Using Ubuntu 64 bit server

Jordon Bedwell jordon at
Tue Oct 19 16:27:47 UTC 2010

On 10/18/2010 08:35 PM, Christopher Chan wrote:
> I have a server that has 16G of RAM too where I will be running multiple 
> Windows servers. Oh, the motherboard does not determine whether things 
> are 64-bit or not. The server I use has two AMD Opterons supplying 
> 24-cores in total, two SAS2 host controllers and will eventually have 36 
> disks connected (right now there are only 12, two as system disks, 10 in 
> a raidz2 array with one as a spare) and a dual-port Intel gbit nic 
> onboard and an addon 4 port intel gbit nic.

Go buy a 64GB quad X7550 or higher hypervisor.  I have more ram in my
personal workstations :P (My personal baby has 24GB of RAM right now).
I always preferred network storage though, I assume you don't experience
much possible downtime from rundown >.>

> there a paravirtualized graphic driver for Windows under KVM 
> available yet? No? Ah shucks.

Yes, there are.  They are provided by VMWare.  Also, you forget about
Hardware assisted [Native] virtualisation in this statement.

> /me stares. Let us know if you get that working Larry. :-D

People have.  I have to, using the same methods.

> KVM is stable when I tried it on Hardy...just don't expect any 
> speed/smooth video playback. Xen on the other a very intrusive 
> solution compared to KVM. Never found it stable even with Linux guests.

Subjective.  KVM is in the Kernel.  Xen and VMWare are not.  Both Xen
and VMWare were rejected from the Kernel until Xen and VMWare came
together and made Paravirt-OPS, AKA KVM.  Redhat and others were
involved in this too.  So much for "intrusive" right, since in the end
it is still Xen and VMWare ;)

On the subject of Xen being unstable, that is subjective too, stability
in Xen comes with experience and knowledge.  You can't call it unstable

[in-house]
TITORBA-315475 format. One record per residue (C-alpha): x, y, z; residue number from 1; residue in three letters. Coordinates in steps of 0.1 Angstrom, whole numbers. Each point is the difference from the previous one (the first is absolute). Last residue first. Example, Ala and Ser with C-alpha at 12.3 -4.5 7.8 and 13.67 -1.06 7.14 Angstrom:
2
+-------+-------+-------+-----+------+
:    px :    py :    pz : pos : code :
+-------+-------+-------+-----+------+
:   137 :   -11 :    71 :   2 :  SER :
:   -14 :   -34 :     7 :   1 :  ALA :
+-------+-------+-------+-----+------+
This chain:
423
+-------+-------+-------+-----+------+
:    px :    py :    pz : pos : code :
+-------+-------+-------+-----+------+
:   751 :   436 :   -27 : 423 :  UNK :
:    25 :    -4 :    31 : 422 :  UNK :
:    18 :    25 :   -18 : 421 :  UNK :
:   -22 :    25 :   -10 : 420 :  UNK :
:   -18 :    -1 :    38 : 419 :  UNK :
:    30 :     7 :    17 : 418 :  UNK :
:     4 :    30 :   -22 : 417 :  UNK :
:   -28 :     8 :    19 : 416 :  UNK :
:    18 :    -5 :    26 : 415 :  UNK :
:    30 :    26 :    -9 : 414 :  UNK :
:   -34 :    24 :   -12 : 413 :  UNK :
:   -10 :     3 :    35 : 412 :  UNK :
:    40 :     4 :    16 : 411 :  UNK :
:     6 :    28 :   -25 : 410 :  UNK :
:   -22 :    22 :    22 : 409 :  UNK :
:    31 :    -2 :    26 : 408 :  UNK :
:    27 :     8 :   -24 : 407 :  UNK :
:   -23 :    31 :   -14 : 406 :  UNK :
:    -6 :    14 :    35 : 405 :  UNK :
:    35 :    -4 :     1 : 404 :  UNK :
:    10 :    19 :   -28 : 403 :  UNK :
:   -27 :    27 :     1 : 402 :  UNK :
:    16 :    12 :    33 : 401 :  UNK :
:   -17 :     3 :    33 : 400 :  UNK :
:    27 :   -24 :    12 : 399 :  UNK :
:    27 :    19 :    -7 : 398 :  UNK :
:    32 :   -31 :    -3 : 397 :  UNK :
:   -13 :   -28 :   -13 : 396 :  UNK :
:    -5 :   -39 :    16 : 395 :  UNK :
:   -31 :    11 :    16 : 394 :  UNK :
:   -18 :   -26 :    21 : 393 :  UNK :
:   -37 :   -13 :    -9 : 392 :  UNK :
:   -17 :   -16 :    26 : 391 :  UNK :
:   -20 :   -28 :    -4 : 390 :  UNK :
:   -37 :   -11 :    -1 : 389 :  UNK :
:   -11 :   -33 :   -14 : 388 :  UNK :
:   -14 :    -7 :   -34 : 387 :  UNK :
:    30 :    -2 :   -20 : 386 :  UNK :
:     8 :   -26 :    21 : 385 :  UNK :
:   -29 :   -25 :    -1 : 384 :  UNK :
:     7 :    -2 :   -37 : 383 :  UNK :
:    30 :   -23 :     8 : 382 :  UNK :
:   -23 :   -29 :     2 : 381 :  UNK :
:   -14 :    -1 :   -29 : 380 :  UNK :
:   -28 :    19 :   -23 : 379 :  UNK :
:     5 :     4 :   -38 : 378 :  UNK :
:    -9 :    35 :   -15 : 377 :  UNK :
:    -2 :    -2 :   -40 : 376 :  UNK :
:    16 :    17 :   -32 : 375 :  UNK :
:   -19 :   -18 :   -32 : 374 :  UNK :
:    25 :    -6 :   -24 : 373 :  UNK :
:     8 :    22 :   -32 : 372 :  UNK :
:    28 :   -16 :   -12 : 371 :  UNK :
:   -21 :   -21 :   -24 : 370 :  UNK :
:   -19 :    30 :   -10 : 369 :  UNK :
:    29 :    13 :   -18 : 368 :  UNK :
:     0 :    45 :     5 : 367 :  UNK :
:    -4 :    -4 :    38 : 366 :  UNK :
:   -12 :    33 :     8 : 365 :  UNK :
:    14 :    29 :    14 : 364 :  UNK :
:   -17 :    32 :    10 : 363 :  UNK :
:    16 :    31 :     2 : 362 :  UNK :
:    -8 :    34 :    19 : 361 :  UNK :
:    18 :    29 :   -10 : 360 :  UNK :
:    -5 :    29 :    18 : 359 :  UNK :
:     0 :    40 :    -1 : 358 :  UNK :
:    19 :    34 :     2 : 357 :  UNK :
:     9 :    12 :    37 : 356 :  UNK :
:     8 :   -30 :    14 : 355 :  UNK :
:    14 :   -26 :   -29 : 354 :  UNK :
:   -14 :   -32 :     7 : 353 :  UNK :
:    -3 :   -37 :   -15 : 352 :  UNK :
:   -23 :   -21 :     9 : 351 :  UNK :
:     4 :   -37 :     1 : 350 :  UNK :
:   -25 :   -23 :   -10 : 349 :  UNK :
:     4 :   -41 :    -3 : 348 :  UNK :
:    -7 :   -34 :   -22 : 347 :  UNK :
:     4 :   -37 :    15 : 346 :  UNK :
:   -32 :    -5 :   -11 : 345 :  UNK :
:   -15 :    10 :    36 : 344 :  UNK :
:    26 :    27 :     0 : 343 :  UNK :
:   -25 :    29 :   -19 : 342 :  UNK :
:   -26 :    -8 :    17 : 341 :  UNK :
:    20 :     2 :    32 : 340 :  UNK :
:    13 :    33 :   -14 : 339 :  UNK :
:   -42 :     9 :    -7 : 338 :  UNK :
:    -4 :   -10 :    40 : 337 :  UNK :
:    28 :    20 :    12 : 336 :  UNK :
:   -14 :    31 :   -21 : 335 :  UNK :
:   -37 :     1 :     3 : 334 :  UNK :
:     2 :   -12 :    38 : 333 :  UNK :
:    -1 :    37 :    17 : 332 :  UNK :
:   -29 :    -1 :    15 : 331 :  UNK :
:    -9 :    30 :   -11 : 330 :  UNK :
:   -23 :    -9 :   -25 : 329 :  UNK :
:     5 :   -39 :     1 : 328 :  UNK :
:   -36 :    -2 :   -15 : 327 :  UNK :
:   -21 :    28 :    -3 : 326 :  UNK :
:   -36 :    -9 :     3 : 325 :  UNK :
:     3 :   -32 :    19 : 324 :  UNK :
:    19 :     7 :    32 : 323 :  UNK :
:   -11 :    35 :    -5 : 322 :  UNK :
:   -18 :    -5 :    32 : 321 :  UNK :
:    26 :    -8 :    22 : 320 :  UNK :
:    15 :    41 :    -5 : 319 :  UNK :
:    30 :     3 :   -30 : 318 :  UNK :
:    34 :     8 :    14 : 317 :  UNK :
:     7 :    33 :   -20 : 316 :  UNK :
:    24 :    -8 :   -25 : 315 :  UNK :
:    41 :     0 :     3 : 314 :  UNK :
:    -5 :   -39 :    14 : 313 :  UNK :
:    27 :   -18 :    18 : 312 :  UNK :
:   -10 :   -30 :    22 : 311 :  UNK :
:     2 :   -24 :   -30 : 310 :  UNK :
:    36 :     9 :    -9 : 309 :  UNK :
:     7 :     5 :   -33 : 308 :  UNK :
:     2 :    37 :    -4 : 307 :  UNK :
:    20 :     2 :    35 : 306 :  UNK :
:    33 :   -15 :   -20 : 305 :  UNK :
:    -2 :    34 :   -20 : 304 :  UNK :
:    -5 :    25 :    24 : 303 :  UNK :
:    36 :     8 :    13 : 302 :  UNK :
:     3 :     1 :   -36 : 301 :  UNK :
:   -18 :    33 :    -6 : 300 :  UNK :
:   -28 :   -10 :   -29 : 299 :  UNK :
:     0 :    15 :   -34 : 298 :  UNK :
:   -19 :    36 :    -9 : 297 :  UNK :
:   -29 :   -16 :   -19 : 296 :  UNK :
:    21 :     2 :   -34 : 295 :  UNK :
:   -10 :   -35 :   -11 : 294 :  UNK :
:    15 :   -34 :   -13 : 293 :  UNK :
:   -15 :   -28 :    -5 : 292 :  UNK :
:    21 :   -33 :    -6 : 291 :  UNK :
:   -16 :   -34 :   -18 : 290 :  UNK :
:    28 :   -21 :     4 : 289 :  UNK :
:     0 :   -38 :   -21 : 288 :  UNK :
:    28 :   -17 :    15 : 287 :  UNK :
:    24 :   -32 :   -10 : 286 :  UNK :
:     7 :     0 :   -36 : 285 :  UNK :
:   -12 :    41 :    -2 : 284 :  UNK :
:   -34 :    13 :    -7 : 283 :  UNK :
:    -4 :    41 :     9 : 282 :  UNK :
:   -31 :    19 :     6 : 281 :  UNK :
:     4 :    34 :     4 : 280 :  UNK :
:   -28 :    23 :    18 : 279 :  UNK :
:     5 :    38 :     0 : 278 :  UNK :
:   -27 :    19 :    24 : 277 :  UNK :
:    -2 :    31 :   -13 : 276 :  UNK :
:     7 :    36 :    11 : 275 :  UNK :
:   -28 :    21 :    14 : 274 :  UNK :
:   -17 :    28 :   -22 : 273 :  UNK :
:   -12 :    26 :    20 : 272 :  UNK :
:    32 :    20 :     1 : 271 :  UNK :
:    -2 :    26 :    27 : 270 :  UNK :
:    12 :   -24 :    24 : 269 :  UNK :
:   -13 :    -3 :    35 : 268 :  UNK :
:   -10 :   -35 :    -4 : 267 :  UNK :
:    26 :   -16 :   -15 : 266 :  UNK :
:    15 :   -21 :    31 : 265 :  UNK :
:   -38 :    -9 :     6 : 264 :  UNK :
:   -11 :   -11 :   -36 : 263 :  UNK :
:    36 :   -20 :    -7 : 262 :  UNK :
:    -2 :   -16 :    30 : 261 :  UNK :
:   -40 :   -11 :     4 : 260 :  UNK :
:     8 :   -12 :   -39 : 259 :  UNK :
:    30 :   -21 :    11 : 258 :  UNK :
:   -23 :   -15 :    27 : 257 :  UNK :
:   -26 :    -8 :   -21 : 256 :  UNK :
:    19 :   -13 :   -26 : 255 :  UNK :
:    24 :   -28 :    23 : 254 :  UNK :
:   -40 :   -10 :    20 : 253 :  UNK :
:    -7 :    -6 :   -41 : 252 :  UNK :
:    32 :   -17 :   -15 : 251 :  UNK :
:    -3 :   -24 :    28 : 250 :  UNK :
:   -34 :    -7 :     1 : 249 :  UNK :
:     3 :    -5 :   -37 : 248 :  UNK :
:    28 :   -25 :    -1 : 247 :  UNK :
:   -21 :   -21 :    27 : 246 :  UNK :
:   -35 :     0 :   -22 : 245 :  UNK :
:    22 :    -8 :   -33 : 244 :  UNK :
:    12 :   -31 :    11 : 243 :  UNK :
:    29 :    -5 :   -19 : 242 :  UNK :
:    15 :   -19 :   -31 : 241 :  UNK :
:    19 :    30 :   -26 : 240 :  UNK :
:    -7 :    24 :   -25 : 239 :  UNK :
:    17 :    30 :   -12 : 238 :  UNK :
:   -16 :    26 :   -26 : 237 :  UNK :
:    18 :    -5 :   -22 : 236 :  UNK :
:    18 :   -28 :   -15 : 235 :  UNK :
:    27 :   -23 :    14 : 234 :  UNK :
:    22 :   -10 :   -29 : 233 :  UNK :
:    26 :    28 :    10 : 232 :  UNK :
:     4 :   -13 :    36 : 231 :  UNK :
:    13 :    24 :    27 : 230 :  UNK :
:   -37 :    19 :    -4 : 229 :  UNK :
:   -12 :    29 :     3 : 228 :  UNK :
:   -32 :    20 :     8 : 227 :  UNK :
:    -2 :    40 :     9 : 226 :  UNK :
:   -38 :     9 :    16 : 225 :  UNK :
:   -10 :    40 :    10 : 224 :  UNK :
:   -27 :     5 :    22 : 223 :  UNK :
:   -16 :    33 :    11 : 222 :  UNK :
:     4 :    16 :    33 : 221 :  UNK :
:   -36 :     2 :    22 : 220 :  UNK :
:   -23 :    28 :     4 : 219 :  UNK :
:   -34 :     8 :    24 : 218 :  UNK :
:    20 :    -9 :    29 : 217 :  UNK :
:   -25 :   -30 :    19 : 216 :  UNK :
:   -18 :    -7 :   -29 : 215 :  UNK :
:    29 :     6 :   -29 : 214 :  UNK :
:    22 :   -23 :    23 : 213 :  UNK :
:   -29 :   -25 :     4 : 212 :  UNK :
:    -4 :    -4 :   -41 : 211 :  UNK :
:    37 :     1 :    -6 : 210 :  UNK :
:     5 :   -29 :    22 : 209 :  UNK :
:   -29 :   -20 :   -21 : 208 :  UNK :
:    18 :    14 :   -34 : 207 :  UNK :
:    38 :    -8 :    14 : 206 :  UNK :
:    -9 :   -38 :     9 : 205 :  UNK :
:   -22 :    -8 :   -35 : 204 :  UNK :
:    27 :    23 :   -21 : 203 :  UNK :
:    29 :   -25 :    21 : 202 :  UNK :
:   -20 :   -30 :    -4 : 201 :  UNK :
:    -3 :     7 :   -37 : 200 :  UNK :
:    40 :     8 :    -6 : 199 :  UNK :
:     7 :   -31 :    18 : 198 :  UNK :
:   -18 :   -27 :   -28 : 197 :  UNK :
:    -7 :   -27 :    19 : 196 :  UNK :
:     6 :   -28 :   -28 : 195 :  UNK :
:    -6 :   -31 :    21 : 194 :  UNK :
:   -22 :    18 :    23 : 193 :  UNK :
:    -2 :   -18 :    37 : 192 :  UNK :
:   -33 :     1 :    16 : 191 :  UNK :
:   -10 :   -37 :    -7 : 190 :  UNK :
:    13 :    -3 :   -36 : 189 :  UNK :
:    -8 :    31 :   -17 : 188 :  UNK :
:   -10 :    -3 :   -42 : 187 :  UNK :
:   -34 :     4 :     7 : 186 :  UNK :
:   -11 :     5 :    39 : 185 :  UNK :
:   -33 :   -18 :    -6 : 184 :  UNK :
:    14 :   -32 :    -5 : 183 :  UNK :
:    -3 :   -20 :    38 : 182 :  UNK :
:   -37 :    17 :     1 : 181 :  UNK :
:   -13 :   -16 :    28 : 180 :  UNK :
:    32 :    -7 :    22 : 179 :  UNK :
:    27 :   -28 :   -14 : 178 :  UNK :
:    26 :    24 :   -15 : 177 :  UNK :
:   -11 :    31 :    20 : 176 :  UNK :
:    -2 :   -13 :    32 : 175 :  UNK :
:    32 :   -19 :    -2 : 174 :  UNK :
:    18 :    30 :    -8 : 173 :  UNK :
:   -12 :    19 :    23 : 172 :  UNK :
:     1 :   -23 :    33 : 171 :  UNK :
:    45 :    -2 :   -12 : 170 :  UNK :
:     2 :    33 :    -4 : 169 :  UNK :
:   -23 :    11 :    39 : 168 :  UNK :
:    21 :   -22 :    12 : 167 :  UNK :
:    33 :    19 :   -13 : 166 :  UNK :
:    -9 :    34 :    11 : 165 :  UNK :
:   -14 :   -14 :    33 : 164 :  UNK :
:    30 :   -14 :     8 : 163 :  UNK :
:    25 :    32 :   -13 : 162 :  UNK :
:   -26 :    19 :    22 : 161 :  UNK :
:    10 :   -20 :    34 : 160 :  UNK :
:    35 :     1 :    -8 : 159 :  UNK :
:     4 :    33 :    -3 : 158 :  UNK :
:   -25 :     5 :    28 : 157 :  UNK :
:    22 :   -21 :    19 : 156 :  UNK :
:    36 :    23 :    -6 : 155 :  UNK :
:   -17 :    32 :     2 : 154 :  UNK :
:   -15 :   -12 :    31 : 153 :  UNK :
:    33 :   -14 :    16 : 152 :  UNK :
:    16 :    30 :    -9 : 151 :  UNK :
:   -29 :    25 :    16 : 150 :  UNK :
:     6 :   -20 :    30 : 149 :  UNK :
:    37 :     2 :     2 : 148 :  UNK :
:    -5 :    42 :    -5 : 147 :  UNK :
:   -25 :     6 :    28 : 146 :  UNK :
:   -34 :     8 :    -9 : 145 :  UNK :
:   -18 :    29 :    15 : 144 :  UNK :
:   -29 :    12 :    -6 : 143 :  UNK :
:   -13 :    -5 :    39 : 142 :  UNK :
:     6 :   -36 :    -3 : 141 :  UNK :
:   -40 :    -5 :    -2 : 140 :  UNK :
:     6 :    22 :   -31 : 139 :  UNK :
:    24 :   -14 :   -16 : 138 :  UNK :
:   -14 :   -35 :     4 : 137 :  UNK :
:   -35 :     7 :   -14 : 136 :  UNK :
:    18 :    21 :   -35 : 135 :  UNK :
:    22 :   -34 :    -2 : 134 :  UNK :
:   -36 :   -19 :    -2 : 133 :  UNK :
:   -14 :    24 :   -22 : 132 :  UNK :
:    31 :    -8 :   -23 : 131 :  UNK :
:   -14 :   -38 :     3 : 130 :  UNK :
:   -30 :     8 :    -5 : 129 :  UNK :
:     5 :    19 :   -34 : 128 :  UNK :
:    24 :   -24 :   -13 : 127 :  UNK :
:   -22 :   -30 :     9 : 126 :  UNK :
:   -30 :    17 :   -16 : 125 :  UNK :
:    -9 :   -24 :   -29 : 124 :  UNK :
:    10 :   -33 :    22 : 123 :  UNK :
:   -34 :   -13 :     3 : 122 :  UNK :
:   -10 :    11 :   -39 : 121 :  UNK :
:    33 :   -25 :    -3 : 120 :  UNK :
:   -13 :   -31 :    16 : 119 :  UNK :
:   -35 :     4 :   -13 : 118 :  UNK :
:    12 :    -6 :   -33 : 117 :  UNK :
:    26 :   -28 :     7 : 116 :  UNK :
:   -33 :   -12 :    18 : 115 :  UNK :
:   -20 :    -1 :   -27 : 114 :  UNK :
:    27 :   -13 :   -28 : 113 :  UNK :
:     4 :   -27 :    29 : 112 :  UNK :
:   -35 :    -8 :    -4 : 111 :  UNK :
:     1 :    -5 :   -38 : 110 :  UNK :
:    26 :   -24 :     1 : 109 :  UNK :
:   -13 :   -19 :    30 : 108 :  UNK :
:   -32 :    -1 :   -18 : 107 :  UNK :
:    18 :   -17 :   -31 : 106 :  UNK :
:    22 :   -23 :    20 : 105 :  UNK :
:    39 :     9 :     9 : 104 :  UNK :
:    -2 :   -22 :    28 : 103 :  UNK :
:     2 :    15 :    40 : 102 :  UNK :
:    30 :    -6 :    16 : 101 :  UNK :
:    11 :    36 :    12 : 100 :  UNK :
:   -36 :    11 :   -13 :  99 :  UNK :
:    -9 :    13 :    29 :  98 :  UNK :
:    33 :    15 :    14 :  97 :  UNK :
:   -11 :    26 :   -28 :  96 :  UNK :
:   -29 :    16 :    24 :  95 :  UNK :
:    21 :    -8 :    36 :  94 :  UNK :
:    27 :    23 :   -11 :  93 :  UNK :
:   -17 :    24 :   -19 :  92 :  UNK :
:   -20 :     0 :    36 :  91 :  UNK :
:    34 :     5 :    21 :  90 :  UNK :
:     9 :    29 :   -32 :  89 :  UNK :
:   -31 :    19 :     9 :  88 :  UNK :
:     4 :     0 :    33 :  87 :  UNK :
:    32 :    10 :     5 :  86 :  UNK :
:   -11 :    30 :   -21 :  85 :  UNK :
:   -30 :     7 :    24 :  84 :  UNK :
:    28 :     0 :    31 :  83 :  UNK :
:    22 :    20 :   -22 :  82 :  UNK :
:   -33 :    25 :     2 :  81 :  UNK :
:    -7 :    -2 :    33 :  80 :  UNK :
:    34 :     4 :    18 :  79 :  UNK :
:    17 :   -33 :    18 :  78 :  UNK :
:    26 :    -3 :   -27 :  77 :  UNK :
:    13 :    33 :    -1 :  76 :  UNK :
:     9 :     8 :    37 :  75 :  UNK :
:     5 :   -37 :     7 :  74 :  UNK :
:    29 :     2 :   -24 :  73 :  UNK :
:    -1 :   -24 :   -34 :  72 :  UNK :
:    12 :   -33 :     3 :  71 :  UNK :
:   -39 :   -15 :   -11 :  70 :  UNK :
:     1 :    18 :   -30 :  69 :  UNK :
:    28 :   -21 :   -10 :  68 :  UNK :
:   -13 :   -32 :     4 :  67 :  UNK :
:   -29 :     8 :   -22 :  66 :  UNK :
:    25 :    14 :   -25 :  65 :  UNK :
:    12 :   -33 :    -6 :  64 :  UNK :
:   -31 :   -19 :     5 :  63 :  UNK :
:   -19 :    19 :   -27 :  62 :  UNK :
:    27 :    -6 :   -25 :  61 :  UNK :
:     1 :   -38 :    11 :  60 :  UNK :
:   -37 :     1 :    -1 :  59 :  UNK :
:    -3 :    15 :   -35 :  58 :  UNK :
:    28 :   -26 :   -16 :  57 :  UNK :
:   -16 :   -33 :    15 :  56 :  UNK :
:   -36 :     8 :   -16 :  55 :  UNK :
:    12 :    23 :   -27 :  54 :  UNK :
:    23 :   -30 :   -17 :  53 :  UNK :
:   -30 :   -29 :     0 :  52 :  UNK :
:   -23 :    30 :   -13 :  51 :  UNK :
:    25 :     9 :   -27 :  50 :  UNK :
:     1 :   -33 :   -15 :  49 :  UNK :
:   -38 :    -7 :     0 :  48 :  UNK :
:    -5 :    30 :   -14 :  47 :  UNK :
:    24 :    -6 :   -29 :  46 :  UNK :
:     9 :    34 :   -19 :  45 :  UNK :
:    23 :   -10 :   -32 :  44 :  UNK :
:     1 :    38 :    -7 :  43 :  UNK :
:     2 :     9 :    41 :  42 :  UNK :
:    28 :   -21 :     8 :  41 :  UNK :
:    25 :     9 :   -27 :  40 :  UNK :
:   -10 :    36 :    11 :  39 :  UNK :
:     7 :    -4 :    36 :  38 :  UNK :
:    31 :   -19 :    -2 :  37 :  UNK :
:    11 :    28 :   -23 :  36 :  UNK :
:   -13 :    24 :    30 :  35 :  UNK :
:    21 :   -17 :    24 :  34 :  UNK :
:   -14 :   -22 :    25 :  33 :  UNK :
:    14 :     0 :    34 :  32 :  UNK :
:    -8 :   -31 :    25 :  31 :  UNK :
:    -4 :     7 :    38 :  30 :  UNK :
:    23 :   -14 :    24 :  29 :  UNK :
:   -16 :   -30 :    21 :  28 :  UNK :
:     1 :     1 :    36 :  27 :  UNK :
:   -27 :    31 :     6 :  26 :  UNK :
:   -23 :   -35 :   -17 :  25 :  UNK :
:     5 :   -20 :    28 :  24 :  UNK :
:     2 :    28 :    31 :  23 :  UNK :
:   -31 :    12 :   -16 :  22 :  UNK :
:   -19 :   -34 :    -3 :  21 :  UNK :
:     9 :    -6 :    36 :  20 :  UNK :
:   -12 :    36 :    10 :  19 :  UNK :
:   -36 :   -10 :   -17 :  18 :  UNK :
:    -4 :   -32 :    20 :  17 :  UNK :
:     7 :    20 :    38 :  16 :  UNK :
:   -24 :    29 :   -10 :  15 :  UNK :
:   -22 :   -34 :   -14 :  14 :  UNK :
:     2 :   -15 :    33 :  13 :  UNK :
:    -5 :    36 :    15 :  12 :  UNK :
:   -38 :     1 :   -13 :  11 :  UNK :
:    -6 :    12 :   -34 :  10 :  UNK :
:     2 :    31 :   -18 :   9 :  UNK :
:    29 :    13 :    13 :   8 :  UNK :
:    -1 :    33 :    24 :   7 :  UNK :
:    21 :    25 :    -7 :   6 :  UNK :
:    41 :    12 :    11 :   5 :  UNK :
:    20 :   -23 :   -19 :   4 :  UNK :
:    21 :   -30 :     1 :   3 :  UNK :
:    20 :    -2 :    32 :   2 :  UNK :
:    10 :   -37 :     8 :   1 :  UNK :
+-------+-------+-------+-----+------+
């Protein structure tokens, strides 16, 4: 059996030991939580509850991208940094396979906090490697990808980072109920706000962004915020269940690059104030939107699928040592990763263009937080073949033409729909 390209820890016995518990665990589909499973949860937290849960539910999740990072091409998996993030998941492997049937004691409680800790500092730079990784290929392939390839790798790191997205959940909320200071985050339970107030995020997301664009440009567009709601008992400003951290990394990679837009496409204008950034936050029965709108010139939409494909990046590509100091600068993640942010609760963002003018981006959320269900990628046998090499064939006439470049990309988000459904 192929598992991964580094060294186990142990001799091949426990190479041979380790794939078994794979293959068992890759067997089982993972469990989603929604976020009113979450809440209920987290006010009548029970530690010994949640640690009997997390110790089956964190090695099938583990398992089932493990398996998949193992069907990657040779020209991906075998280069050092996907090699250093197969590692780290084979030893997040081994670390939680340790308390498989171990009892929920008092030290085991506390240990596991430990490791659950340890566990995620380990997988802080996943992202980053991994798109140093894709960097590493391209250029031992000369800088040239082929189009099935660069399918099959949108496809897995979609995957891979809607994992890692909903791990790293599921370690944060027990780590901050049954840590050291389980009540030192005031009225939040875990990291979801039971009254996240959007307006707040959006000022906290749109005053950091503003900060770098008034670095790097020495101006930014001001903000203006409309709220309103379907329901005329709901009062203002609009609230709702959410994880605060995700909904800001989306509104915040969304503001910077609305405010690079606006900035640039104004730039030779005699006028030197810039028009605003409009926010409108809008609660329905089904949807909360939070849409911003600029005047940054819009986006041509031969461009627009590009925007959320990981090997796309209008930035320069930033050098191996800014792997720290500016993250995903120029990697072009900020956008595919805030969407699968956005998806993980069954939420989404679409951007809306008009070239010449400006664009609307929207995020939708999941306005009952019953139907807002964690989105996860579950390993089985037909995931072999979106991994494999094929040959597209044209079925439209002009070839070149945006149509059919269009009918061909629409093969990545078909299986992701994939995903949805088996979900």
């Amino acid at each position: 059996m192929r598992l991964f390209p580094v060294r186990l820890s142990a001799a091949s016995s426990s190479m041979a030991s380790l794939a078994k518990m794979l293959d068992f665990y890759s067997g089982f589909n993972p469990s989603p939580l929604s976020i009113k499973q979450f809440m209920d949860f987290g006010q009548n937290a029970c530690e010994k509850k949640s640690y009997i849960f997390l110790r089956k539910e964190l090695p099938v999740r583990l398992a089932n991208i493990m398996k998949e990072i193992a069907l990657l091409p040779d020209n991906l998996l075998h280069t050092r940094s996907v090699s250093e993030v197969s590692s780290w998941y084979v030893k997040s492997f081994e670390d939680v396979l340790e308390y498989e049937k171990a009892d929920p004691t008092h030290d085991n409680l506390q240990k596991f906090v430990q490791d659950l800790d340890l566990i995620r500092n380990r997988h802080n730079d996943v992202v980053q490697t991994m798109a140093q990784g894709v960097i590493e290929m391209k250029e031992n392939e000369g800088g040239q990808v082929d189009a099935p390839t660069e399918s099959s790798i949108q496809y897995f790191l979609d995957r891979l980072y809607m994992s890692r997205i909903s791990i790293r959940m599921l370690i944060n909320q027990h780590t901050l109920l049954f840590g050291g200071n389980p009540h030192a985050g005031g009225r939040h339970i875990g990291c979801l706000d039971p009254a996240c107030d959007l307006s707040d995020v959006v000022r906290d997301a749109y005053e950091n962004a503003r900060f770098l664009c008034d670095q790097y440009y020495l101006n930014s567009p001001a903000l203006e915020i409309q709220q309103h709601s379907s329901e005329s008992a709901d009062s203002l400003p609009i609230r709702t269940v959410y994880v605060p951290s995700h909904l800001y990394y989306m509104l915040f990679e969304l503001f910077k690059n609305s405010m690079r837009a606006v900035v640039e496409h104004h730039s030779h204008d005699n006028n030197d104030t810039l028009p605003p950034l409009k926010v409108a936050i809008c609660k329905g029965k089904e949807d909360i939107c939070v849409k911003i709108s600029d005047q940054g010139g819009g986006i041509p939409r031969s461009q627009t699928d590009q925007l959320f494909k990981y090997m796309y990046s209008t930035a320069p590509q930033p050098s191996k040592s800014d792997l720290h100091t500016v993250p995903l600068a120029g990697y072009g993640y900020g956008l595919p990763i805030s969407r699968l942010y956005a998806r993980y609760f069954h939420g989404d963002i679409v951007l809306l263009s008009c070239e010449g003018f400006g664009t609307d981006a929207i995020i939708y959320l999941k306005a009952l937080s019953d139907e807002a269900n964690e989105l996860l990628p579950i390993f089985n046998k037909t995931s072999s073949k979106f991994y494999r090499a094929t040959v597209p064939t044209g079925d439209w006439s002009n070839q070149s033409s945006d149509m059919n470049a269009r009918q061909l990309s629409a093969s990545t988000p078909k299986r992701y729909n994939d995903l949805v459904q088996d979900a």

when it runs the worlds 5 biggest clouds.

>>> 3.  How does the 64 bit server handle 32 bit code?
>>>         If by thunking, is there any speed degradation?

>> No idea, unfortunately...  I want to say that there is some thunking
>> that occurs, but honestly, that's too far into dark kernel magic
>> territory for me to give you a reliable answer.

This isn't elaborated enough.  You need to ultimately drill down the
type of virtualisation, out of the 3.  Full virtualisation (Parallels,
OpenVZ [Parallels still], Paravirtualisation [Paravirt-OPS, Xen,
Parallels, OpenVZ, VMWare] or Hardware assisted virtualisation [Xen,
VMWare, Paravirt-OPS].  If you are talking about running 32bit binaries
on 64bit systems, that of course needs to be elaborated too, because
Debian implements it different than Redhat.  Everything has a overhead
but it's all defined by scenario.

> KVM must have hardware virtualization available as it is hardware 
> virtualization module but it does support paravirtualize stuff like disk 
> and nic i/o via virtio.

You can also run Qemu/KVM without hardware support as well.  As stated
by Redhat: "You can still use QEMU/KVM, but the emulator will fall back
to software virtualization, which is FAR FAR slower."

> If Larry has enough throughput, virtio should help plenty. I have got 
> very decent disk performance under KVM with virtio for Windows. No 
> virtio then yes, forget it. It will crawl.

This is obviously subjective and scenario based.  Lets get some real
scenarios please, I mean some REAL scenarios.  Dude brought up SAN but
did not mention it's implementation.  You mentioned virtio would help
which was pretty irrelevant because we don't have a scneario. So can get
a real damn scenario please?

> You could at least verify all your bits of knowledge before passing them on.

So could you...

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